Islamic Africa is a peer-reviewed, multidisciplinary, academic journal published online and in print. Incorporating the journal Sudanic Africa, Islamic Africa publishes original research concerning Islam in Africa from the social sciences and the humanities, as well as primary source material and commentary essays related to Islamic Studies in Africa. The journal’s geographic scope includes the entire African continent and adjacent islands. Islamic Africa encourages intellectual excellence and seeks to promote scholarly interaction between Africa-based scholars and those located institutionally outside the continent.

by Hasan Azad, al-Jazeera, July 11, 2014

What do the Islamic State, Boko Haram and the Taliban all have in common? Extremism? Caliphatism? Violence? All these things are merely incidental to these groups. What is essential to them is that they are all thoroughly modern formations. So what do I mean by this, given that they tend to strike us as the very antithesis of modernity?

First of all, it is crucial to ask ourselves what it is that we understand by modernity. We assume that modernity means reason, science, freedom, justice, racial, gender, and sexual equality. These are the assumptions. They are the ideals that are projected by a strident western discourse, where the West is seen as their progenitor and purveyor.

Perhaps it will strike the reader as a little odd if I say that these ideals are far from being realised within the West. That there are massive inequalities of sexualities, of genders and of races in the West. That western freedom, whether political, economic or consumerist, comes at the expense of the freedom of people living in non-western countries.

And this lack of freedom runs far and deep, reaching into the history of how non-European people were made to think during colonial times. For example, any serious study of the history of colonialism and its educational projects in its colonies reveals the extent to which Europe reconfigured indigenous modes of knowing with its own mode of thinking – a manner of thinking which has its roots in the Enlightenment, with its own idiosyncratic means of reasoning. (more…)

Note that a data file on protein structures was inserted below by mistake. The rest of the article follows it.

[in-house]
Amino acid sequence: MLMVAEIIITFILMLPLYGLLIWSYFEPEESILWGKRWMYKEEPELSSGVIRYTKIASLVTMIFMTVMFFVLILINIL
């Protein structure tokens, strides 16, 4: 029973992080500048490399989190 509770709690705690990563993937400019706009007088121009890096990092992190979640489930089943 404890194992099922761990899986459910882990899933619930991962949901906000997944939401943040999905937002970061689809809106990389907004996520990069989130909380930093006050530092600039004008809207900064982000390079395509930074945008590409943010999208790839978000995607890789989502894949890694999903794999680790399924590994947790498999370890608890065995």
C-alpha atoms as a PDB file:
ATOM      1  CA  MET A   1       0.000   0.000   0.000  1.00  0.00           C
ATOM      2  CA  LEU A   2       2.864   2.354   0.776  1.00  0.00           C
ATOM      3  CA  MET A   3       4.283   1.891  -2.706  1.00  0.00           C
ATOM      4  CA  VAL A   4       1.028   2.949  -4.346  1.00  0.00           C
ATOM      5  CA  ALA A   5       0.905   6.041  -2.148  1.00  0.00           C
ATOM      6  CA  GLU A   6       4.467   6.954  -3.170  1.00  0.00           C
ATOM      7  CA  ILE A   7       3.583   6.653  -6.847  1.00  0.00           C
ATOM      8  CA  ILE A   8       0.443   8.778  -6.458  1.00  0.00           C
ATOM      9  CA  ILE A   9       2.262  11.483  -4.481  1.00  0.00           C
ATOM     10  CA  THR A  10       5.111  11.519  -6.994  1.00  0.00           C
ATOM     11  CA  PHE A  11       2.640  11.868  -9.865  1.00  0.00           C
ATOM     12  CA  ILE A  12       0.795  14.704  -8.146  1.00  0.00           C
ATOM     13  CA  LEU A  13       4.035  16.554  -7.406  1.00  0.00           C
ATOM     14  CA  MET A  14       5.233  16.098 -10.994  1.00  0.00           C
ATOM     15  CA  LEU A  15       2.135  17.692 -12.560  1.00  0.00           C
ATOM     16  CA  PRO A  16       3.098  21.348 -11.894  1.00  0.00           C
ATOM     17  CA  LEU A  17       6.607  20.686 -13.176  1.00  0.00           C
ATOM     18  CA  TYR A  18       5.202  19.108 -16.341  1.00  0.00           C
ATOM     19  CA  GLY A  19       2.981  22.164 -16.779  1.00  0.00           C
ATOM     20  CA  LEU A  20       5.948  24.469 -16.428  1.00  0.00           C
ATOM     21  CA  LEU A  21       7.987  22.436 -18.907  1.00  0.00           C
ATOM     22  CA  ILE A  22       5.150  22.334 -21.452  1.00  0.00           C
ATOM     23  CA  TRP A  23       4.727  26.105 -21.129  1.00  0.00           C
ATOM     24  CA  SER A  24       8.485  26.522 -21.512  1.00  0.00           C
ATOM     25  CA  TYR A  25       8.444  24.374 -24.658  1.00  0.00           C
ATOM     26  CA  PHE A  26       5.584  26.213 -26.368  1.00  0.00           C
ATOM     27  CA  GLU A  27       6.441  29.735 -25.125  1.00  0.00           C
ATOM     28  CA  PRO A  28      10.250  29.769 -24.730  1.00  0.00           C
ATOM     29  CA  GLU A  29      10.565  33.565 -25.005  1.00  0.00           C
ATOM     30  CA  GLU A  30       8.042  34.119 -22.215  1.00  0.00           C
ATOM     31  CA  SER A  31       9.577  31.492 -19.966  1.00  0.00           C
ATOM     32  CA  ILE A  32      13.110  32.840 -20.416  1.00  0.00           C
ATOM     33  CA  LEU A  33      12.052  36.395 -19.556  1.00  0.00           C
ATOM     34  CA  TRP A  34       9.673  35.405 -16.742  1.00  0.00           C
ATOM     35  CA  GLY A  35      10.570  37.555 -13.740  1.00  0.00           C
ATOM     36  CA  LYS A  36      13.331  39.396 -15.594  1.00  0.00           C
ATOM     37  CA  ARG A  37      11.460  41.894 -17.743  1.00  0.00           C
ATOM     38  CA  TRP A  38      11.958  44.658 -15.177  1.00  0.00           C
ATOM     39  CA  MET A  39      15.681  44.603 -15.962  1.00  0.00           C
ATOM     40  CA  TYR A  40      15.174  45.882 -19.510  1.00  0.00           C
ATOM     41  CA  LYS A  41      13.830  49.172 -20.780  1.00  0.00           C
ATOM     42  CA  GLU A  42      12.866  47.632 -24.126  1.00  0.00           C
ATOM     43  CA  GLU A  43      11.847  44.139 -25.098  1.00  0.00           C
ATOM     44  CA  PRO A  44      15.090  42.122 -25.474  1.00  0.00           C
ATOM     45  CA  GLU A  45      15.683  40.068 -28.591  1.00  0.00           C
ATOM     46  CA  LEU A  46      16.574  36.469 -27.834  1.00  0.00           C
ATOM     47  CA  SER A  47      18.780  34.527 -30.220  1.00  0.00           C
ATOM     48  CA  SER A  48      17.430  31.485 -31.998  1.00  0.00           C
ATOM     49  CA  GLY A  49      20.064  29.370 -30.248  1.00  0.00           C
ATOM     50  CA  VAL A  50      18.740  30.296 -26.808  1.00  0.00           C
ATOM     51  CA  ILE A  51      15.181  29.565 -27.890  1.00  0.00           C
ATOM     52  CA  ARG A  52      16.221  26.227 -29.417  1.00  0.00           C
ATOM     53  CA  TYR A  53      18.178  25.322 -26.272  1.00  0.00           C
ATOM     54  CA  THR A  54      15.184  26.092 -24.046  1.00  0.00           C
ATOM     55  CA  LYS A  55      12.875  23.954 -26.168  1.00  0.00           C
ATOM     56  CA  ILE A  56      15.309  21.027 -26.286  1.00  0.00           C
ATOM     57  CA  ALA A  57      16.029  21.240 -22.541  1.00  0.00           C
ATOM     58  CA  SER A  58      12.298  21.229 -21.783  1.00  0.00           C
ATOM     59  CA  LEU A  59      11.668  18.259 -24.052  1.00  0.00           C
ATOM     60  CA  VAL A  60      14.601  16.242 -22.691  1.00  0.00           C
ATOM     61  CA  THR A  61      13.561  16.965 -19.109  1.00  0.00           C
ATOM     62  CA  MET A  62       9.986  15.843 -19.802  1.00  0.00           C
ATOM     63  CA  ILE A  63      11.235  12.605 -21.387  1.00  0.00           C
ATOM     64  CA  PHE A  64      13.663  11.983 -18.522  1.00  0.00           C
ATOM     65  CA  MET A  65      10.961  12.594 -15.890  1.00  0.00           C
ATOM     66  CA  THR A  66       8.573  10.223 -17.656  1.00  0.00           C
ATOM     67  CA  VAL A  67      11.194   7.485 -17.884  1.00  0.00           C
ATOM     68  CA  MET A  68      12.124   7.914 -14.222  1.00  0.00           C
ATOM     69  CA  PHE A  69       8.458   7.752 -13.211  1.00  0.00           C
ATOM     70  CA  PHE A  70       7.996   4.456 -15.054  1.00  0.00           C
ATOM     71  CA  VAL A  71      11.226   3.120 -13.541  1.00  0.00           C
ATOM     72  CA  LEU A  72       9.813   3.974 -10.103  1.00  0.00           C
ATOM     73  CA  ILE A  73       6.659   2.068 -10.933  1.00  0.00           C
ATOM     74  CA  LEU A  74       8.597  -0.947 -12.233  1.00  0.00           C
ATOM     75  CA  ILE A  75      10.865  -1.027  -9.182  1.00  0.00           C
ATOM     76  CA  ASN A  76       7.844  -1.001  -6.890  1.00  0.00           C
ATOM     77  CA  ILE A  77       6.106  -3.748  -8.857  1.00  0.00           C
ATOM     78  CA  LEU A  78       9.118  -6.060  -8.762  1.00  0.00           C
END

By James M. Dorsey, The Turbulent World of Middle East Soccer, June 22

It’s not just soccer fans whose football fever soars during a World Cup. So does that of militant Islamists and jihadists with deadly consequences. Scores of fans have been killed since this month’s kick-off of the Cup in attacks in Iraq, Kenya and Nigeria.

The attacks by the likes of the Islamic state in Iraq and Syria (ISIS), Al Shabab in Somalia and Boko Haram appear to have become a World Cup fixture with similar random slaughter having occurred during the 2010 tournament in South Africa.

They reflect the diversity of opinion among jihadists on the merits of soccer as well as a degree of opportunism among all jihadists, irrespective of their attitude towards the beautiful game, in exploiting its popularity whether by seeking to maximise publicity by targeting fans during the tournament or using it as a recruitment tool.

The attacks occurred against the backdrop of a series of statements and fatwas, religious opinions, by militant clerics, often Salafis who seek to emulate to the degree possible 7th century life at the time of the Prophet Mohammed and his immediate successors who are not jihadists, condemning soccer as an infidel game that is intended to divert the faithful from their religious obligations or create divisiveness. (more…)